For example, some no-fault auto insurance states allow drivers to sue for damages after their expenses go beyond a certain amount as determined by the state, referred to as a monetary tort threshold. Other states use a verbal tort threshold, which means drivers are allowed to sue for injuries if they are considered “serious injuries” whether or not they meet a specific monetary limit.
For your average driver in a no-fault state, all this means is that there are rules and regulations regarding how and when you are allowed to sue someone because of a car accident. It is important to review your state’s laws regarding no-fault insurance so you understand exactly what you can and cannot do if you are involved in a car accident.
No, because no-fault insurance only covers medical issues and expenses associated with those medical issues, theft is not covered under PIP. Drivers concerned about car theft should purchase comprehensive insurance, which covers theft, fire, hail, water damage, vandalism, etc.
No-fault coverage only provides coverage for bodily injuries, not damage to your property. While Michigan does require you to purchase property protection insurance (PPI) as part of their no-fault insurance laws, it only covers damage you may cause to buildings, standing structures, and properly parked cars.
It doesn’t cover any damage to your own vehicle, which means drivers in any state who are concerned about paying for those damages will need to purchase collision insurance. Collision insurance covers damage to your vehicle in a collision with another car or stationary object.
Each state has different requirements when it comes to coverage limits, and not every state that offers PIP insurance has a coverage limit or monetary threshold to meet before you can take another driver to court.
For example, Oregon is a tort state, not a no-fault state, which means they require you to carry PIP insurance but it doesn’t impact your ability to sue another driver for compensation in an accident.
Depending on your state, required coverage limits can range anywhere from $3,000 to $250,000. You can check with your insurance representative to make sure you are carrying the correct amount of PIP insurance.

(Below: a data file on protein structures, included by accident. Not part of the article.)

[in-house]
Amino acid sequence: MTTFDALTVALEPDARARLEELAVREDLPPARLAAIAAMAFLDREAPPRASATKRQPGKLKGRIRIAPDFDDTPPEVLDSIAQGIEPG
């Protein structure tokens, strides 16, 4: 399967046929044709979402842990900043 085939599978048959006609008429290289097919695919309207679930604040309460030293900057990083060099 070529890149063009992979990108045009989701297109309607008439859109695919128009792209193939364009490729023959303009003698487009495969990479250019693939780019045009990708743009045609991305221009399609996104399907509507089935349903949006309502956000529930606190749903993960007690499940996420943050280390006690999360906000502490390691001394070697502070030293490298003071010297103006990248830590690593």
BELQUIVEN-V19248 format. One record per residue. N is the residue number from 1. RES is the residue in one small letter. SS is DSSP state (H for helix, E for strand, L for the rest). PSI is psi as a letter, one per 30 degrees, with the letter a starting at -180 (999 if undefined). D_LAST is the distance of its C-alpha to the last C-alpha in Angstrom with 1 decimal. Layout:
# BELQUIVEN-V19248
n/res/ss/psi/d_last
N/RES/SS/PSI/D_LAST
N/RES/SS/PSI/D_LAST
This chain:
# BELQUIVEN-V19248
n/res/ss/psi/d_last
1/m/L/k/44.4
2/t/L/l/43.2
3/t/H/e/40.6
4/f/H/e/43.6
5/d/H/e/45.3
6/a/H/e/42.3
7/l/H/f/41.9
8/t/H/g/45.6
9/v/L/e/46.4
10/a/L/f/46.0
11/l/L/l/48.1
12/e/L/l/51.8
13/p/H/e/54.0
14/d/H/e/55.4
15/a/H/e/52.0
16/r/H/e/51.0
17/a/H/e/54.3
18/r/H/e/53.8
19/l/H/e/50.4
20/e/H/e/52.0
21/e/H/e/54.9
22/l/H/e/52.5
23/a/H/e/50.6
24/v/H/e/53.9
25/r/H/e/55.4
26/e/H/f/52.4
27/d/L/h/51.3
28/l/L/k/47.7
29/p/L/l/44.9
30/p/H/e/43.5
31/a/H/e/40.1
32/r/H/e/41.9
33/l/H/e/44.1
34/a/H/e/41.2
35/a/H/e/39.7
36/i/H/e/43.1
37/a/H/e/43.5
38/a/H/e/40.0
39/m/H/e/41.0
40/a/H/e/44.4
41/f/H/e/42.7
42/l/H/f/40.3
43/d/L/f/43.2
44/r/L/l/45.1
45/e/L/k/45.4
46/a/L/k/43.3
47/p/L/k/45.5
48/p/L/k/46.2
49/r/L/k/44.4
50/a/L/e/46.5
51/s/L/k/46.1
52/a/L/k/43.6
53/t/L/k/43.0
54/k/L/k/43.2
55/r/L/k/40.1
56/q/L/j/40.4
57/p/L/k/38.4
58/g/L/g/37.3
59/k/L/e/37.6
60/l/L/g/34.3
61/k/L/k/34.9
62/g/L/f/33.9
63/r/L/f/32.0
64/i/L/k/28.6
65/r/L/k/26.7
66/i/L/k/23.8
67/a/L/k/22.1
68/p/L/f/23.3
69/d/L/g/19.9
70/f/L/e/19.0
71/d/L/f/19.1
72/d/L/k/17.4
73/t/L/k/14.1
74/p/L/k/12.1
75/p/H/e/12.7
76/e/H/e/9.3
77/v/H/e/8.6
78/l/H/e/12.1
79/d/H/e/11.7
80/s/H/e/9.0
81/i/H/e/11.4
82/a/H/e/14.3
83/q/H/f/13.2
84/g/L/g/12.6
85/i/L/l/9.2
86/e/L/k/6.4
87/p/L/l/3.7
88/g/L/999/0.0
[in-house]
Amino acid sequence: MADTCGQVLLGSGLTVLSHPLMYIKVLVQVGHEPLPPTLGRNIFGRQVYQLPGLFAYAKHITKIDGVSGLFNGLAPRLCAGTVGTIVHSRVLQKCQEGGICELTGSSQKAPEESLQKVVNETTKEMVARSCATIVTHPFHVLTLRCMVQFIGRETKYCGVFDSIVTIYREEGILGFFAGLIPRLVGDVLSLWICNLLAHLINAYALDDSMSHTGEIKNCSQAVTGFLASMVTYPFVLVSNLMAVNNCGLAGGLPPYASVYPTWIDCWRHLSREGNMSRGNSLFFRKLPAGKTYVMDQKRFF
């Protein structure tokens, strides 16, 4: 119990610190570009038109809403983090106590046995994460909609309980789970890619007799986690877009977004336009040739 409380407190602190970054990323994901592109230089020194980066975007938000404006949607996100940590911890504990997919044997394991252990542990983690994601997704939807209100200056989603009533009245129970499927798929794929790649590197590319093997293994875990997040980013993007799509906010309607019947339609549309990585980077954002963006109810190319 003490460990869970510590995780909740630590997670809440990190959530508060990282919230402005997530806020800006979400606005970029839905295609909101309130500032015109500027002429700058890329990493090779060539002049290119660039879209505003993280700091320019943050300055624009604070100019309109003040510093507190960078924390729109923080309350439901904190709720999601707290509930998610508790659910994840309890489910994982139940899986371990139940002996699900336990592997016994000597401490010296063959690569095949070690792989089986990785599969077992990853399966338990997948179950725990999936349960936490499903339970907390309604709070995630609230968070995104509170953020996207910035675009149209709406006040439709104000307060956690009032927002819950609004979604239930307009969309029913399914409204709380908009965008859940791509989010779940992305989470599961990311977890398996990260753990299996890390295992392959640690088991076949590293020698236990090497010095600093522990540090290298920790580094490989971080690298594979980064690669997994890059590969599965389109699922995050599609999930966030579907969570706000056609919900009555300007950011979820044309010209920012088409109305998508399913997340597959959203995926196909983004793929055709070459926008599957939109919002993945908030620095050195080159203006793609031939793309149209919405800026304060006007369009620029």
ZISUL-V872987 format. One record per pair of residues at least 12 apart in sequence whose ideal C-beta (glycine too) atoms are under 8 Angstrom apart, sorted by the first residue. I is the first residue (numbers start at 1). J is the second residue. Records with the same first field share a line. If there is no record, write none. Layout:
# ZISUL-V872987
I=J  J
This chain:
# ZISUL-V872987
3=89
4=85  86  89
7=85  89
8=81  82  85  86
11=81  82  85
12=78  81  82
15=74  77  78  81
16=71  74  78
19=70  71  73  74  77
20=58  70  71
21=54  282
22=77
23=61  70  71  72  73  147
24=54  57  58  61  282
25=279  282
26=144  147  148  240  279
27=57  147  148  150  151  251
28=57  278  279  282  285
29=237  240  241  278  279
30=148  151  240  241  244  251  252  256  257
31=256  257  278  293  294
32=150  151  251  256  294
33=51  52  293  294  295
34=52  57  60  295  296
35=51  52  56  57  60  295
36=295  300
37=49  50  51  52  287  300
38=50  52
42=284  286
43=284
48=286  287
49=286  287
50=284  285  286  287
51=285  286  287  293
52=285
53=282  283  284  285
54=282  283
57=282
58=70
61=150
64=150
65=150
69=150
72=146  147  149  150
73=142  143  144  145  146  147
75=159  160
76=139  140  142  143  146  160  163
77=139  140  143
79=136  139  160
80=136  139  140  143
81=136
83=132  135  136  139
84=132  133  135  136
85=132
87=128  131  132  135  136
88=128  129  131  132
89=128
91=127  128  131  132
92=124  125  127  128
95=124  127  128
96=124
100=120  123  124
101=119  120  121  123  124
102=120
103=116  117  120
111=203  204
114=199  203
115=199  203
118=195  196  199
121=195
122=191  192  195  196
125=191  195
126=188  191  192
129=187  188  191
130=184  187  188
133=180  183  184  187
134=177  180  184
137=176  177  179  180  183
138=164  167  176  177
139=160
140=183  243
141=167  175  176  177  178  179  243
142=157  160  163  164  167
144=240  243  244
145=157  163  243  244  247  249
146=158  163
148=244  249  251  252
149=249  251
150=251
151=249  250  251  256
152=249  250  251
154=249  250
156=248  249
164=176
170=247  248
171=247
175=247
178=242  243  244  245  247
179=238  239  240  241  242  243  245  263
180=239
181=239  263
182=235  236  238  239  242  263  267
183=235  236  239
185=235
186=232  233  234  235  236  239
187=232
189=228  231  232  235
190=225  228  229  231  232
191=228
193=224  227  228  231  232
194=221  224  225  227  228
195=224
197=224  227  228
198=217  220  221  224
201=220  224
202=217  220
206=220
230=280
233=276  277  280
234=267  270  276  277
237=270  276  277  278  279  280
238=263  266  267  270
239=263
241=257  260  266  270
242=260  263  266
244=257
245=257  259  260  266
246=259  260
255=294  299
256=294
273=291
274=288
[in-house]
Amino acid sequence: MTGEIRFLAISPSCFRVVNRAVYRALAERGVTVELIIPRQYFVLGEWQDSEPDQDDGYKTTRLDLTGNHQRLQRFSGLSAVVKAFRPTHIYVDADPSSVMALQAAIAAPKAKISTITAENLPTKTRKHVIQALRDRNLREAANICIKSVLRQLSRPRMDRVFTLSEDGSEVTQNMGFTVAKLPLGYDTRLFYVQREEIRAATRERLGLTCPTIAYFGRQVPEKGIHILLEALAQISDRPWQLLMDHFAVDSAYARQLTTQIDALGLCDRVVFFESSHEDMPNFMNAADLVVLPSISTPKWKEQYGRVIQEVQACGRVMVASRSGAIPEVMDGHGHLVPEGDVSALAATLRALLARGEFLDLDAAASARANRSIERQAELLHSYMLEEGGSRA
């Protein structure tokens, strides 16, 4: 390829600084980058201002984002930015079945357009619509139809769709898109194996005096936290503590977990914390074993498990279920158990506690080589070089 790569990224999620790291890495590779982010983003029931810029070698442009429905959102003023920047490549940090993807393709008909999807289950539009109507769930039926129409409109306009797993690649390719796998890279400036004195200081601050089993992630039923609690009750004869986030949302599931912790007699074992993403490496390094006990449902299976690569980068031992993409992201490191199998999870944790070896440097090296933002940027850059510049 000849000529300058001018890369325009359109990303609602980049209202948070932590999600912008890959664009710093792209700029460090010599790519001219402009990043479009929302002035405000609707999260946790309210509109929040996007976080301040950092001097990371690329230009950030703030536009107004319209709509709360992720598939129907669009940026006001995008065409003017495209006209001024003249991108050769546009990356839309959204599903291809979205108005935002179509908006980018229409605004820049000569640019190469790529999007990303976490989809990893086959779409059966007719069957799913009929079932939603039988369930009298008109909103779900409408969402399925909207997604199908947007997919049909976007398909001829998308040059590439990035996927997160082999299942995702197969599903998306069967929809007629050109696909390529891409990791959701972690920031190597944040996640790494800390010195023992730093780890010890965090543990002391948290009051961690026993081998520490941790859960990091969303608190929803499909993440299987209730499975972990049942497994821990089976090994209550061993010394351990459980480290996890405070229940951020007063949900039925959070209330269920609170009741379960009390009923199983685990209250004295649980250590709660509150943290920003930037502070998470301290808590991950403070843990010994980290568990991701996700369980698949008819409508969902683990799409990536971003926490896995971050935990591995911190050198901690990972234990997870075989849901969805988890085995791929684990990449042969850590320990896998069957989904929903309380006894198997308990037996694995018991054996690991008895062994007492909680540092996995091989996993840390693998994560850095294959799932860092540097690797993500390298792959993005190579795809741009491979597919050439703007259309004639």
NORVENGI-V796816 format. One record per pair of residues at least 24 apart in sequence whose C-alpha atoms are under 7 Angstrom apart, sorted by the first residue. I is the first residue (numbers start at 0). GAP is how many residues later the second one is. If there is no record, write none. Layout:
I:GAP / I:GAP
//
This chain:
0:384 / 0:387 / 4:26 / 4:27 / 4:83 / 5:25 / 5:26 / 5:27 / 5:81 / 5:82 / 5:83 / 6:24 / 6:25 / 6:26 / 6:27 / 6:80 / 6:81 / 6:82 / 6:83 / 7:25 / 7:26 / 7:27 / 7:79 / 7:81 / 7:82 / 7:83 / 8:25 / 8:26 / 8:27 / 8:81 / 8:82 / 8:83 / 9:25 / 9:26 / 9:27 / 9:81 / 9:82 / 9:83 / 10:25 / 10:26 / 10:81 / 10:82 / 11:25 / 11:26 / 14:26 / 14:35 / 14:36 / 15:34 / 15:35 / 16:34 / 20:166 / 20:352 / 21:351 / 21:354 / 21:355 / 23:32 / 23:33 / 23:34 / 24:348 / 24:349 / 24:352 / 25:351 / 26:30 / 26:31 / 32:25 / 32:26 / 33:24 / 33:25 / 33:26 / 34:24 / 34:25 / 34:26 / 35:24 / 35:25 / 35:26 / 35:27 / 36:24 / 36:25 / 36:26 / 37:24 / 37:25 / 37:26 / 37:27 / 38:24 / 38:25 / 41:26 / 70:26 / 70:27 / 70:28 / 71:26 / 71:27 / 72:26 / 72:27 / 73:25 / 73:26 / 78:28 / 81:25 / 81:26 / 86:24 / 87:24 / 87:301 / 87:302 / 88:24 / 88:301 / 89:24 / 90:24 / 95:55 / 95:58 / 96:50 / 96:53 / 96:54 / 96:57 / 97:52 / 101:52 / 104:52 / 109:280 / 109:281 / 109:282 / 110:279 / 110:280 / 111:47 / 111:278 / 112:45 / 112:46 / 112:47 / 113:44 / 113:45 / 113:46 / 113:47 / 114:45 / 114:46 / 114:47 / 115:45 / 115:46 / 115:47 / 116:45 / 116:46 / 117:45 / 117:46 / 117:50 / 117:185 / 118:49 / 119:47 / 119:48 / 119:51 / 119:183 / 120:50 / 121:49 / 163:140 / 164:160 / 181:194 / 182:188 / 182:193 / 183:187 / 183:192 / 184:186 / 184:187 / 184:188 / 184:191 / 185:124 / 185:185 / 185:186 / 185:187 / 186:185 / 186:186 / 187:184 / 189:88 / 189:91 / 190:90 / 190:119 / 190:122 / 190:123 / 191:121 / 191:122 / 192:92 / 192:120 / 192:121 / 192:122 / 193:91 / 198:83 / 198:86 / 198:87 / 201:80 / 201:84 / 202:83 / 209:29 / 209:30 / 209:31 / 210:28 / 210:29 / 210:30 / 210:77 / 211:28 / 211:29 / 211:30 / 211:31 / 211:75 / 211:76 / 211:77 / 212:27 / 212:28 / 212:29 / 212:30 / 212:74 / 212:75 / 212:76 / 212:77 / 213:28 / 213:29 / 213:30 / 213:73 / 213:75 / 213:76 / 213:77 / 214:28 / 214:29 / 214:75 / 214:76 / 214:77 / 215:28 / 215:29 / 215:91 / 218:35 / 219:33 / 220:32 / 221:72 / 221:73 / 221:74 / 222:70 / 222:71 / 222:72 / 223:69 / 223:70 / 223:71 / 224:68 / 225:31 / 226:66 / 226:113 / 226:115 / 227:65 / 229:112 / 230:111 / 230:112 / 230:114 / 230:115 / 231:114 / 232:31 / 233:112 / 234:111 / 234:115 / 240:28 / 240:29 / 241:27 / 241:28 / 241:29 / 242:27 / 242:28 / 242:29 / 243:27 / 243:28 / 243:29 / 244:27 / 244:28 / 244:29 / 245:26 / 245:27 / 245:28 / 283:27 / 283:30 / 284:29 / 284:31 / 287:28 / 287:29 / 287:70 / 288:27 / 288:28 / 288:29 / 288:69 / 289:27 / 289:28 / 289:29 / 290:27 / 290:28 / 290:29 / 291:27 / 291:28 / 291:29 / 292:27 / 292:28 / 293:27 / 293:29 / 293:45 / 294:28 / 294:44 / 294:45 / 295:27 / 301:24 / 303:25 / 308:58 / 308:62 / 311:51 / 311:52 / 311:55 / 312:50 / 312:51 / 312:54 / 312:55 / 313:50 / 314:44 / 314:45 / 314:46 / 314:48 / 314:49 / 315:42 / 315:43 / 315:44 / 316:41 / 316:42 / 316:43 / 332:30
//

There are 16 states and territories that require drivers to carry PIP insurance, including:
There are six additional states that offer PIP coverage but do not require drivers to carry it, including:
District of Columbia
Sometimes your rates will go up after a no-fault accident and sometimes they won’t, depending on how the insurance company views the situation. Just because no-fault insurance stops you from taking another driver or insurance company to court over an accident doesn’t mean the insurance company isn’t reviewing things. If they find you were the one who caused the accident or the claim was for a sizable amount of money, you could very well see an increase in your premiums.
This all depends on the laws in your state and the specifics of your policy. For example, some insurance policies offer accident forgiveness, so you may be able to avoid a rate increase if this benefit is included in your policy.
There are 27 states that do not require no-fault insurance coverage and 17 states that do require drivers to carry PIP coverage. There are six states where no-fault insurance is optional: District of Columbia, New Hampshire, South Dakota, Texas, Virginia, and Washington.
Yes, Florida is a no-fault auto insurance state. All drivers in the state are required to carry a minimum of $10,000 in PIP coverage.
No, South Carolina uses a fault insurance system, requiring drivers to carry minimum liability levels of 25/50/25 and matching levels of uninsured motorist coverage.
Yes, Maryland requires drivers to carry PIP coverage in addition to minimum liability levels of 30/60/15.